It all sounds very downbeat, doesn’t it?
Giving up hope?! I can feel your resistance as I imagine you reading these words. I can hear the cries and protests, “But, hope! You have to have hope!”
I picture the infamous sunshine yellow and royal blue Ted Lasso “Believe” sign hanging over the door of the Richmond AFC locker room, and I replay the scene where Ted says, “I believe in hope, I believe in believe” to a crowd of sombre footballers after their latest defeat.
And I get it. I totally get it. As a chronic hope junkie, I lapped up this scene like it was my last drink on Earth. I want to believe in hope; I have to believe in hope. Because if there isn’t hope, then what is there?
It wasn’t until I read Pema Chödrön’s book When things Fall Apart that I realised just how addicted to the concept of hope I actually was.
In this book, she labels hope and fear as two sides of the same coin. She describes the Tibetan concept of ye tang che, which in short, means “total hopelessness.” This place that can be described as the birthplace of relaxing into total and complete groundlessness.
“Without giving up hope—that there’s somewhere better to be, that there is someone better to be—we will never relax with where we are or who we are.” ~ Pema Chödrön
It is a space that I am intimately familiar with.
I live in the hopeful fantasy that I will, one day, be able to get the full life I imagined for myself. The one that I know I am deserving of, the one that I see so many people living. The crushing sadness I feel every time I get a glimpse of what could be, only to have it disappear with a mere flash.
And it’s here I start to come up against myself; I know that “deserving” is loaded with expectation and comparison is also a hazardous space to operate from. These qualities appeal to my more limited nature rather than the one I know to be my true nature. This version of “me” is small rather than expansive, lowly rather than elevated. This “me” gets tangled in the water reeds rather than zip-lining over the canopy of treetops.
Inevitably at this point, the guilt creeps in. Oh hello, second arrow! Why can’t I just be happy with my lot? Why does it not feel like enough? Why is it never enough?
And as I sit here, in my meditation space pondering this thought, I can start to rest in the space where neither hope nor fear exist—in the space of pure presence.
I sit upright on the couch in seated position, my ginger biscuit dog Mia draped over my thigh as close as she can be. I take in the scene in front of me and observe that we are a puddle of pink today. Dusty rose cotton socks, pink bamboo pajama bottoms, a pastel top which was a charity shop steal, and the woven blanket I have wrapped around me keeping me warm. I spy a little dry tongue just poking out the corner of Mia’s mouth—the signature style of a toothless dog.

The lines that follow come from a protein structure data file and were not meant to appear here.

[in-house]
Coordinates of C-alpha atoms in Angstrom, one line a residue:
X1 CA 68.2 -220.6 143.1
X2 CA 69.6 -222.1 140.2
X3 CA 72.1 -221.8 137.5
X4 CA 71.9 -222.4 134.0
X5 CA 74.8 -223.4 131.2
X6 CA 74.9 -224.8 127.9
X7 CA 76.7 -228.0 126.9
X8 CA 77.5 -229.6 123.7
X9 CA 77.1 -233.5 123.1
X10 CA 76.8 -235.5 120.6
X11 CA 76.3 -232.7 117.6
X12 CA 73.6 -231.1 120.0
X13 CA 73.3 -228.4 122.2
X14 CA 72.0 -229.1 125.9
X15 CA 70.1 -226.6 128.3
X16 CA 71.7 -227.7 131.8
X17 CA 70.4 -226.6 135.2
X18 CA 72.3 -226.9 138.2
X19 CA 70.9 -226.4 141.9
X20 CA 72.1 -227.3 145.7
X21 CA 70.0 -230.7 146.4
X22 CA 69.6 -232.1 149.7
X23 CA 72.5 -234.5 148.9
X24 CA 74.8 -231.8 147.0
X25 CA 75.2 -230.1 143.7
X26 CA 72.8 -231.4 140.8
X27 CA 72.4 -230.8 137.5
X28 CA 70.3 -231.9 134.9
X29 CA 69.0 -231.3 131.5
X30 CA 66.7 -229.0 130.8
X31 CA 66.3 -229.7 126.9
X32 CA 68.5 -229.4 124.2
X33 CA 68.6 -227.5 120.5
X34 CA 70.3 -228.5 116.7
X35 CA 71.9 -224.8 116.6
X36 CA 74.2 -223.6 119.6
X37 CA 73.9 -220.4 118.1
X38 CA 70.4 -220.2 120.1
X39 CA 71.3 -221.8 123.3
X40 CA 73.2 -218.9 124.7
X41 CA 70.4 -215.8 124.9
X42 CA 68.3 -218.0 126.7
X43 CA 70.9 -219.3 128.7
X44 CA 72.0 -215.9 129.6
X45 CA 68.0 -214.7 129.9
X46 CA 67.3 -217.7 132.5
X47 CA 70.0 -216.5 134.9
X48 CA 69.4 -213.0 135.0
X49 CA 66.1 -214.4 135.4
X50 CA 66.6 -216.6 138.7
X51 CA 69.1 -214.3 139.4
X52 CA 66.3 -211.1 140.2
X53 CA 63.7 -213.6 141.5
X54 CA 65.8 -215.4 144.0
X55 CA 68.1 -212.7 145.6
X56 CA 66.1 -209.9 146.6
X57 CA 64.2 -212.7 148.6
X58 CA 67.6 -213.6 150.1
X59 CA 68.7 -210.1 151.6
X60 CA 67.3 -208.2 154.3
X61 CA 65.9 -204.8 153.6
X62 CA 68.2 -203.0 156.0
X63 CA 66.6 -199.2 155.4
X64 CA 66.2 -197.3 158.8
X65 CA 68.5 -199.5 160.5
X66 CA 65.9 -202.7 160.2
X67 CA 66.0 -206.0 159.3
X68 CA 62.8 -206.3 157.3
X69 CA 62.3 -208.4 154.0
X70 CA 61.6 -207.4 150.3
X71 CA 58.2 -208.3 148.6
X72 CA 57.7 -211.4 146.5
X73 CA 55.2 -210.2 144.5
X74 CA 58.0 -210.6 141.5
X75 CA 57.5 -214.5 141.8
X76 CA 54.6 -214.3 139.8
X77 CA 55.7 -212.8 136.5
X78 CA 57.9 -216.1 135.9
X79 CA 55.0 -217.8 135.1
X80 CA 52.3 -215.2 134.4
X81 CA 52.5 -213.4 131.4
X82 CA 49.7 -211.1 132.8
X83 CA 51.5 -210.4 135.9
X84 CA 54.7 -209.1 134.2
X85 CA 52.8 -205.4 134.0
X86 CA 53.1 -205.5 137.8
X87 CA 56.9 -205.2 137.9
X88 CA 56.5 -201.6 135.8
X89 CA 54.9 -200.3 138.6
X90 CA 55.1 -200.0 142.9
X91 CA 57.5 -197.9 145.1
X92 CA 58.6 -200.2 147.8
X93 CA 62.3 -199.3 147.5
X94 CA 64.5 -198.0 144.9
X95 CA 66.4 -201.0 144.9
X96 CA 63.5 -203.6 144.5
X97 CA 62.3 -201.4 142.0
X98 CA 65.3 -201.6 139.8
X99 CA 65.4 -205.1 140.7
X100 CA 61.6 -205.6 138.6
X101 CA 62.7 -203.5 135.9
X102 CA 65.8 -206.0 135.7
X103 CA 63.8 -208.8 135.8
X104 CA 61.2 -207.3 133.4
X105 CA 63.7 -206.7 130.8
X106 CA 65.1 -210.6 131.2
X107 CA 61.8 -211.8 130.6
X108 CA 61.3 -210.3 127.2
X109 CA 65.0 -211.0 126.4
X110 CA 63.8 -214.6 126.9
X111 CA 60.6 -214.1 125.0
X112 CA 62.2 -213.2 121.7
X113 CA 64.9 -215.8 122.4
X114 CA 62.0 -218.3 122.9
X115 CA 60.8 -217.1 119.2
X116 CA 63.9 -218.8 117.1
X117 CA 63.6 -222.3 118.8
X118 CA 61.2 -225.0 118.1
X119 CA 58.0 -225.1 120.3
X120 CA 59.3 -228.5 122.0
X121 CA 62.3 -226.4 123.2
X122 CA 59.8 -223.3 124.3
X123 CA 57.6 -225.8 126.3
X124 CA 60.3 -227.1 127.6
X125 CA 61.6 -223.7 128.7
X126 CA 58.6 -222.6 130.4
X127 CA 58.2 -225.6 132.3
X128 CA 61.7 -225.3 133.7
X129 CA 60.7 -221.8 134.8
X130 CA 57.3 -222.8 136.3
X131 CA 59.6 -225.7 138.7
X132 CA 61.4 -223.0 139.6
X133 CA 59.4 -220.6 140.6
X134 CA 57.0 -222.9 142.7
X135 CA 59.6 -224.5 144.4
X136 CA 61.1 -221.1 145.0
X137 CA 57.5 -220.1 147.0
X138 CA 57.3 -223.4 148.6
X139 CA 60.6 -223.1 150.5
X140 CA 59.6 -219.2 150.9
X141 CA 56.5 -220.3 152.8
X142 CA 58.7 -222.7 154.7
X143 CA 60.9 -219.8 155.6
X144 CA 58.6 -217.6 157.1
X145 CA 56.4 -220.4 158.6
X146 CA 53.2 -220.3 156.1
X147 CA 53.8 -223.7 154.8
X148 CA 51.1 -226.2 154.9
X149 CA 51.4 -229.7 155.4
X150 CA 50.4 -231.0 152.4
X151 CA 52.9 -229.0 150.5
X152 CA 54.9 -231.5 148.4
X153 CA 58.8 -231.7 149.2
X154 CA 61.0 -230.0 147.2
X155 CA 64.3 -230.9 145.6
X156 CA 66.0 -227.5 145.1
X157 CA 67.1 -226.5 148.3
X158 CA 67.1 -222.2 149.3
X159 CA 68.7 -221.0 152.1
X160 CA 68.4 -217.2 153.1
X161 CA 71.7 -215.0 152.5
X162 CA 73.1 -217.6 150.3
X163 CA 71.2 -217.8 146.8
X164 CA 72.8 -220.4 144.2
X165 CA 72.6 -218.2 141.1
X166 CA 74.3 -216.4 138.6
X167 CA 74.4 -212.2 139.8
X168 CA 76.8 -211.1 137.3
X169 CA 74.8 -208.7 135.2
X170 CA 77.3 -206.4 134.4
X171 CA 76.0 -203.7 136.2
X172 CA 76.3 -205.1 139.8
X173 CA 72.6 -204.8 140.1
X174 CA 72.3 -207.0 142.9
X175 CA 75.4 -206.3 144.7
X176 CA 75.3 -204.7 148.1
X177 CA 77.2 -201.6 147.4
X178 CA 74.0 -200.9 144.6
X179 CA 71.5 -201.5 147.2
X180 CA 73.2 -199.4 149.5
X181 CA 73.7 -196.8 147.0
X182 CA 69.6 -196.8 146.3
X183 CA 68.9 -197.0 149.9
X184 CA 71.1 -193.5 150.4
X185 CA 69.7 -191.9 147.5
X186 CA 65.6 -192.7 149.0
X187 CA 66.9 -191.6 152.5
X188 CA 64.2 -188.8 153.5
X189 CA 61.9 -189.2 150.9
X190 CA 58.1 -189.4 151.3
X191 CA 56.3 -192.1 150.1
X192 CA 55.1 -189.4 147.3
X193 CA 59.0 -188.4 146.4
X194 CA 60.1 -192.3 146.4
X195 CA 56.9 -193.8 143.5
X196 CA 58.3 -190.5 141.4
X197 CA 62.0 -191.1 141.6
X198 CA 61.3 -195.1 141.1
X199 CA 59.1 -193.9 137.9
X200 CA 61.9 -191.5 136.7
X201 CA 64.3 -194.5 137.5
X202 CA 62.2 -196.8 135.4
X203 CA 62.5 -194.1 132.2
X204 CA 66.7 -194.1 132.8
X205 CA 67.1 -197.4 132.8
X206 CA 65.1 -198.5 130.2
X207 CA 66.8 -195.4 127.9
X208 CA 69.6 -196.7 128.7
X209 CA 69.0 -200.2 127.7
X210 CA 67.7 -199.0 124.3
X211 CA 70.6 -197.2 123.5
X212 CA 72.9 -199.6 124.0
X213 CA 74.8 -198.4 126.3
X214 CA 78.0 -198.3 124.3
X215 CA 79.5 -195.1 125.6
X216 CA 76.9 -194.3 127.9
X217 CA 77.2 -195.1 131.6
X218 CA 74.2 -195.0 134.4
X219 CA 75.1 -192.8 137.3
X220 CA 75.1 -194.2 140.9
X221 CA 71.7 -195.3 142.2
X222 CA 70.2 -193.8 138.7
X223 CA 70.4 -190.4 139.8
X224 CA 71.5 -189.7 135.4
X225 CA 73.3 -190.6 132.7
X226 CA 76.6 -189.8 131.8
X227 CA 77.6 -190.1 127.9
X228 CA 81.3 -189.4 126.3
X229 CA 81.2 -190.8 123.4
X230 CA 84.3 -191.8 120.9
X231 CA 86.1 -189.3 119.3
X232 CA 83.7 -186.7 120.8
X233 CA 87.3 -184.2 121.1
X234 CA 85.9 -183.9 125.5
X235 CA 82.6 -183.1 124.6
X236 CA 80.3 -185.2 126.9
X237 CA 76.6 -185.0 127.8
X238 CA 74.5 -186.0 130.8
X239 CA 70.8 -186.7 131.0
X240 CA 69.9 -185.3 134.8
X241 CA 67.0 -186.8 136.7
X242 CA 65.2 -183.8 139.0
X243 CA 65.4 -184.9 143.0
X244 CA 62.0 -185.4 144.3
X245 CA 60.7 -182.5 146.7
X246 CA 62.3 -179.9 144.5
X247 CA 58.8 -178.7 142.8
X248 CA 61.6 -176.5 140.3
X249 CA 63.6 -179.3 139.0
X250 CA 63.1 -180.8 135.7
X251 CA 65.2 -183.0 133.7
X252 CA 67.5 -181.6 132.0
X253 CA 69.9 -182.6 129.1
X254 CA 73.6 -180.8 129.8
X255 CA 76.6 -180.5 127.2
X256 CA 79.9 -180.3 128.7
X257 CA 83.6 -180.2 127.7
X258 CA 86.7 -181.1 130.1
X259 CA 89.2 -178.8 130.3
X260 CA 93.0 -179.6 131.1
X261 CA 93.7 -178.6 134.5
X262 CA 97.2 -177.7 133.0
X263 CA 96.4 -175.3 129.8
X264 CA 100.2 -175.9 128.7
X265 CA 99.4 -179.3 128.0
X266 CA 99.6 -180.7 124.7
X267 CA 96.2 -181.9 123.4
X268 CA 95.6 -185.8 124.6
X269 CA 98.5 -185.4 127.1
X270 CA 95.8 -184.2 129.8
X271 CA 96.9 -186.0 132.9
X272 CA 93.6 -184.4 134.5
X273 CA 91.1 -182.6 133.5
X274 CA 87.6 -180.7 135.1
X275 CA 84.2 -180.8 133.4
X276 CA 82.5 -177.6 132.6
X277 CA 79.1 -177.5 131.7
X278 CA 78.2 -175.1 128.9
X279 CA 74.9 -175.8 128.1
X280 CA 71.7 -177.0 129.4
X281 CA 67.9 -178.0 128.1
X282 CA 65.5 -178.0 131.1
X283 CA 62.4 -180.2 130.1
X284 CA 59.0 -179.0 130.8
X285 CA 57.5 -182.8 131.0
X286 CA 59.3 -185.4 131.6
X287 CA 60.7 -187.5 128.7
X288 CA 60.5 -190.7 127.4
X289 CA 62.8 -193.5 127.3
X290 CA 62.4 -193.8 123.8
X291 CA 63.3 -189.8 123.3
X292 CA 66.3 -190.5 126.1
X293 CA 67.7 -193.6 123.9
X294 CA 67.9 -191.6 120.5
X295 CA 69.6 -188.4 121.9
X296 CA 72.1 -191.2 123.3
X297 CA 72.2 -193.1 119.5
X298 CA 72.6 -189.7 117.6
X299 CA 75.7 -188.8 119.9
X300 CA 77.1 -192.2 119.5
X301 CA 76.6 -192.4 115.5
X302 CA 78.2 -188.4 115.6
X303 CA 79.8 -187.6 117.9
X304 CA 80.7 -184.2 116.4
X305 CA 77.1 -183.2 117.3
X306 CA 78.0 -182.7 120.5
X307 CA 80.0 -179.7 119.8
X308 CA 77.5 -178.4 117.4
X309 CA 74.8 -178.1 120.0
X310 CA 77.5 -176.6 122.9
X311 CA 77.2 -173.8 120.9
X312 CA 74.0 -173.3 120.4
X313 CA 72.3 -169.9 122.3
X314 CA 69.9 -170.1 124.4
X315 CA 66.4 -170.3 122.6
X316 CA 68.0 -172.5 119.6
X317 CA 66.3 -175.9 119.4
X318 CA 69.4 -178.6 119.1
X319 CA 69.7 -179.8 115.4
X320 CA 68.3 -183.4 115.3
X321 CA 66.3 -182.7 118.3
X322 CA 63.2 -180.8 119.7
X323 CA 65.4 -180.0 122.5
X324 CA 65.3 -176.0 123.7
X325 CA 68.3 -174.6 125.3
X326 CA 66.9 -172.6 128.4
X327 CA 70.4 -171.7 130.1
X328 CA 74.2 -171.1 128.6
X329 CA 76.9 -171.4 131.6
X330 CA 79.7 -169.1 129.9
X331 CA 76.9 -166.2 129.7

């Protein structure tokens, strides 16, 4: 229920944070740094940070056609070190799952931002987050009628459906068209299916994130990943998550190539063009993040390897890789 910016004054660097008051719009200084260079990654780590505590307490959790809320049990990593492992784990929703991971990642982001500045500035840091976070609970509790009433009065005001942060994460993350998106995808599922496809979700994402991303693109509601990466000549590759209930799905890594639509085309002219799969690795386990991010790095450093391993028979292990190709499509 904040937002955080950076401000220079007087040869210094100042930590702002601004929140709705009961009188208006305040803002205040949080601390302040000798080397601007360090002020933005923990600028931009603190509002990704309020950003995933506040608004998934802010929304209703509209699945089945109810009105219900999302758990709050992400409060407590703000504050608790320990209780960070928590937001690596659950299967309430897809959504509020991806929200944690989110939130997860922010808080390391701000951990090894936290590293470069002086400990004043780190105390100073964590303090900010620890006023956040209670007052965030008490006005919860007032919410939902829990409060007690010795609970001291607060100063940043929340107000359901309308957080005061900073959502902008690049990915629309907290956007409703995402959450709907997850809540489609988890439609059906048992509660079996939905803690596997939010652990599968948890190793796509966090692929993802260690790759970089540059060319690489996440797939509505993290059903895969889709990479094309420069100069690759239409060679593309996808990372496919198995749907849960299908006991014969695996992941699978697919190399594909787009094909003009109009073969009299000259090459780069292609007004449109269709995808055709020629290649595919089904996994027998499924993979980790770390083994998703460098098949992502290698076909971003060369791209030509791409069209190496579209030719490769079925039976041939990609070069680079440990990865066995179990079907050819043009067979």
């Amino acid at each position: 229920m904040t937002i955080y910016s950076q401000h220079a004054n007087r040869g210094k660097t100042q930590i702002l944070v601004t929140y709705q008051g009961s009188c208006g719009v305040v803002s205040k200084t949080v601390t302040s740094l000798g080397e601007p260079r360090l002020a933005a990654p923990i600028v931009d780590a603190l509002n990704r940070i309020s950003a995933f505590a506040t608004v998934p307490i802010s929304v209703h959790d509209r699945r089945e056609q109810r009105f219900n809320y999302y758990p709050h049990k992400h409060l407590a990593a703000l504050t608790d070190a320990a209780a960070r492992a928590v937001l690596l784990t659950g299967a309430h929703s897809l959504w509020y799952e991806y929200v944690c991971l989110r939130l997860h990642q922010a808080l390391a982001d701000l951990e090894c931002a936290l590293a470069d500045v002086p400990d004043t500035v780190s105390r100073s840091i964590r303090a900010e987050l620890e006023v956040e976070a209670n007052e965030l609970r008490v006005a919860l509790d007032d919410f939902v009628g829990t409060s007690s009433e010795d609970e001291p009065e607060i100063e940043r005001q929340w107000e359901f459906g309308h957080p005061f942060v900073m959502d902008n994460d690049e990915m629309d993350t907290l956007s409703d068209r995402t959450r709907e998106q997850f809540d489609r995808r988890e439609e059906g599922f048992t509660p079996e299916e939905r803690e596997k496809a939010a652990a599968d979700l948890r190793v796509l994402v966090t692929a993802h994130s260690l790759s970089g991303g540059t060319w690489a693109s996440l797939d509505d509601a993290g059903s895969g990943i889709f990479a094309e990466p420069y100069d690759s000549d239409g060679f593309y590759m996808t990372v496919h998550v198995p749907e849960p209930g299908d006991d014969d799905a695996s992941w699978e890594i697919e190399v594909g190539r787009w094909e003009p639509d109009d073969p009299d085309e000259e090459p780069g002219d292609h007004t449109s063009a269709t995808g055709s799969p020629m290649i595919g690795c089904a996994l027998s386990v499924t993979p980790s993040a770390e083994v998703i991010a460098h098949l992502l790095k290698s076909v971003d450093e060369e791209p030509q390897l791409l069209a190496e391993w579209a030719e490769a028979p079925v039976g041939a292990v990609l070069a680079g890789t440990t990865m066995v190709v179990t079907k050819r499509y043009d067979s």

There is an element of softness to the scene. Soft like the muted hues of the mottled shades of pink. Soft like the bamboo pajamas encasing my skin. Soft like the quality of my heart and the sponginess I feel when I relax into unknowingness, groundlessness, and without the safety of the framework that hope or fear provides. The unknown.
It makes me think of the cherry blossoms that will soon litter the street floors after they reach their peak bloom. It’s another reminder that even the most beautiful things don’t last. Everything is in constant flux and to try to attach to any of it is totally and completely futile.
“But the truth is that things don’t really get solved. They come together and they fall apart. Then they come together and they fall apart again. It’s just like that. The healing comes from letting there be room for all this to happen: room for grief, for relief, for misery, for joy.” ~ Pema Chödrön
And this is where the renunciation comes in, “renunciation of the hope that our experience could be different, renunciation of the hope that we could be better.”
It is in the core of this renunciation that lies the seed of the vow I’ve planted for myself—for why I’ve decided to abandon hope as a framework.
Yes, I am abandoning hope, but on the same token, I am also abandoning fear. I am abandoning thinking that I am deserving of better, over recognizing that life is inherently unfair and this is a shared and universal human experience.
I am abandoning living in an imagined future that doesn’t exist in favour of living in a present that does.
Because this is all we ever really have. It’s been said time and time again, but do any of us really listen to this? Do we really take it in?
“Can’t we just return to the bare bones? Can’t we just come back? That’s the beginning of the beginning. Bare bones, good old self? Bare bones, good old bloody finger. Come back to square one, the minimum bare bones. Relaxing with the present moment, relaxing with hopelessness, relaxing with death, not resisting the fact that things end, that things pass, that things have no lasting substance, that everything is changing all the time?” ~ Pema Chödrön
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